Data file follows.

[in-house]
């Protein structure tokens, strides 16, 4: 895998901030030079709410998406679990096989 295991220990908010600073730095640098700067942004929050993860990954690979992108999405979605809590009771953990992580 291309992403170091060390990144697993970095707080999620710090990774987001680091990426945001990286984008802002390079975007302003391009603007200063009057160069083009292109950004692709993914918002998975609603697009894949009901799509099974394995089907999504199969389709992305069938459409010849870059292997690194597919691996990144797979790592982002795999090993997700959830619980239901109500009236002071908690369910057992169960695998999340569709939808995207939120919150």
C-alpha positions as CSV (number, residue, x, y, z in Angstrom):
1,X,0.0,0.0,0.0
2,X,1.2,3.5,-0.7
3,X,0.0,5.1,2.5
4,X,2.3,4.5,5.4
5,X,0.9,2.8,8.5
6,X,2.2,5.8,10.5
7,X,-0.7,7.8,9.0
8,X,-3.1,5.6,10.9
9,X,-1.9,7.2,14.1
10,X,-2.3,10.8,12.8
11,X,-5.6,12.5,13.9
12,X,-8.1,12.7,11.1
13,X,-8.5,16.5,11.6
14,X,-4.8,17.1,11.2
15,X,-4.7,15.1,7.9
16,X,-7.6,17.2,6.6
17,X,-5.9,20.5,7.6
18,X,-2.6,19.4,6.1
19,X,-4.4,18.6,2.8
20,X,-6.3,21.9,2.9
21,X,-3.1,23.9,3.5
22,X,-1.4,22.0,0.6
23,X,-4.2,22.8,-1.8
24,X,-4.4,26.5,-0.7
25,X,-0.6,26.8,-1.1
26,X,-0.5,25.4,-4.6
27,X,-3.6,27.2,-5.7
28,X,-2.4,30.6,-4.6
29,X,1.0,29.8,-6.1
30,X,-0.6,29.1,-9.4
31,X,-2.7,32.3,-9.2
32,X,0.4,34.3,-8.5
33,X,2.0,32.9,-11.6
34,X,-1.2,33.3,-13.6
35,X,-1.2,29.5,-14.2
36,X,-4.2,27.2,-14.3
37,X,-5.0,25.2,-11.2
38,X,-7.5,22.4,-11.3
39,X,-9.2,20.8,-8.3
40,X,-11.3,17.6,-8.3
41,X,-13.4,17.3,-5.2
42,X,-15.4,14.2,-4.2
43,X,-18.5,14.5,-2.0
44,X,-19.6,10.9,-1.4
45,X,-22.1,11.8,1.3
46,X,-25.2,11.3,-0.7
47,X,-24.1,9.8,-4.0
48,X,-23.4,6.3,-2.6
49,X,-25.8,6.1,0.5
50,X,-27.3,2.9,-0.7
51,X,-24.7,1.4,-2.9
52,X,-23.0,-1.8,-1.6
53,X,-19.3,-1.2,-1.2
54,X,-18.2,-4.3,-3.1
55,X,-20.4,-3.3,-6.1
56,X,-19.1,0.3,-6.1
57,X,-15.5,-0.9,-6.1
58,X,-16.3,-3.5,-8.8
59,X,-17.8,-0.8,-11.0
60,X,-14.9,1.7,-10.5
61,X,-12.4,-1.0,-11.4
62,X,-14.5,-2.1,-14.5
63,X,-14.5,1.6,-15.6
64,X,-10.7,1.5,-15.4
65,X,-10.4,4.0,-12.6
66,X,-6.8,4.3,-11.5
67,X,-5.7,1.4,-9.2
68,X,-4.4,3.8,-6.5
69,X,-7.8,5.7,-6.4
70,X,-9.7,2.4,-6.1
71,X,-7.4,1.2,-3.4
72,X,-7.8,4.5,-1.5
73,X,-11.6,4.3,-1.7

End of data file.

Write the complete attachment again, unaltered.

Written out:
[in-house]
């Protein structure tokens, strides 16, 4: 895998901030030079709410998406679990096989 295991220990908010600073730095640098700067942004929050993860990954690979992108999405979605809590009771953990992580 291309992403170091060390990144697993970095707080999620710090990774987001680091990426945001990286984008802002390079975007302003391009603007200063009057160069083009292109950004692709993914918002998975609603697009894949009901799509099974394995089907999504199969389709992305069938459409010849870059292997690194597919691996990144797979790592982002795999090993997700959830619980239901109500009236002071908690369910057992169960695998999340569709939808995207939120919150």
C-alpha positions as CSV (number, residue, x, y, z in Angstrom):
1,X,0.0,0.0,0.0
2,X,1.2,3.5,-0.7
3,X,0.0,5.1,2.5
4,X,2.3,4.5,5.4
5,X,0.9,2.8,8.5
6,X,2.2,5.8,10.5
7,X,-0.7,7.8,9.0
8,X,-3.1,5.6,10.9
9,X,-1.9,7.2,14.1
10,X,-2.3,10.8,12.8
11,X,-5.6,12.5,13.9
12,X,-8.1,12.7,11.1
13,X,-8.5,16.5,11.6
14,X,-4.8,17.1,11.2
15,X,-4.7,15.1,7.9
16,X,-7.6,17.2,6.6
17,X,-5.9,20.5,7.6
18,X,-2.6,19.4,6.1
19,X,-4.4,18.6,2.8
20,X,-6.3,21.9,2.9
21,X,-3.1,23.9,3.5
22,X,-1.4,22.0,0.6
23,X,-4.2,22.8,-1.8
24,X,-4.4,26.5,-0.7
25,X,-0.6,26.8,-1.1
26,X,-0.5,25.4,-4.6
27,X,-3.6,27.2,-5.7
28,X,-2.4,30.6,-4.6
29,X,1.0,29.8,-6.1
30,X,-0.6,29.1,-9.4
31,X,-2.7,32.3,-9.2
32,X,0.4,34.3,-8.5
33,X,2.0,32.9,-11.6
34,X,-1.2,33.3,-13.6
35,X,-1.2,29.5,-14.2
36,X,-4.2,27.2,-14.3
37,X,-5.0,25.2,-11.2
38,X,-7.5,22.4,-11.3
39,X,-9.2,20.8,-8.3
40,X,-11.3,17.6,-8.3
41,X,-13.4,17.3,-5.2
42,X,-15.4,14.2,-4.2
43,X,-18.5,14.5,-2.0
44,X,-19.6,10.9,-1.4
45,X,-22.1,11.8,1.3
46,X,-25.2,11.3,-0.7
47,X,-24.1,9.8,-4.0
48,X,-23.4,6.3,-2.6
49,X,-25.8,6.1,0.5
50,X,-27.3,2.9,-0.7
51,X,-24.7,1.4,-2.9
52,X,-23.0,-1.8,-1.6
53,X,-19.3,-1.2,-1.2
54,X,-18.2,-4.3,-3.1
55,X,-20.4,-3.3,-6.1
56,X,-19.1,0.3,-6.1
57,X,-15.5,-0.9,-6.1
58,X,-16.3,-3.5,-8.8
59,X,-17.8,-0.8,-11.0
60,X,-14.9,1.7,-10.5
61,X,-12.4,-1.0,-11.4
62,X,-14.5,-2.1,-14.5
63,X,-14.5,1.6,-15.6
64,X,-10.7,1.5,-15.4
65,X,-10.4,4.0,-12.6
66,X,-6.8,4.3,-11.5
67,X,-5.7,1.4,-9.2
68,X,-4.4,3.8,-6.5
69,X,-7.8,5.7,-6.4
70,X,-9.7,2.4,-6.1
71,X,-7.4,1.2,-3.4
72,X,-7.8,4.5,-1.5
73,X,-11.6,4.3,-1.7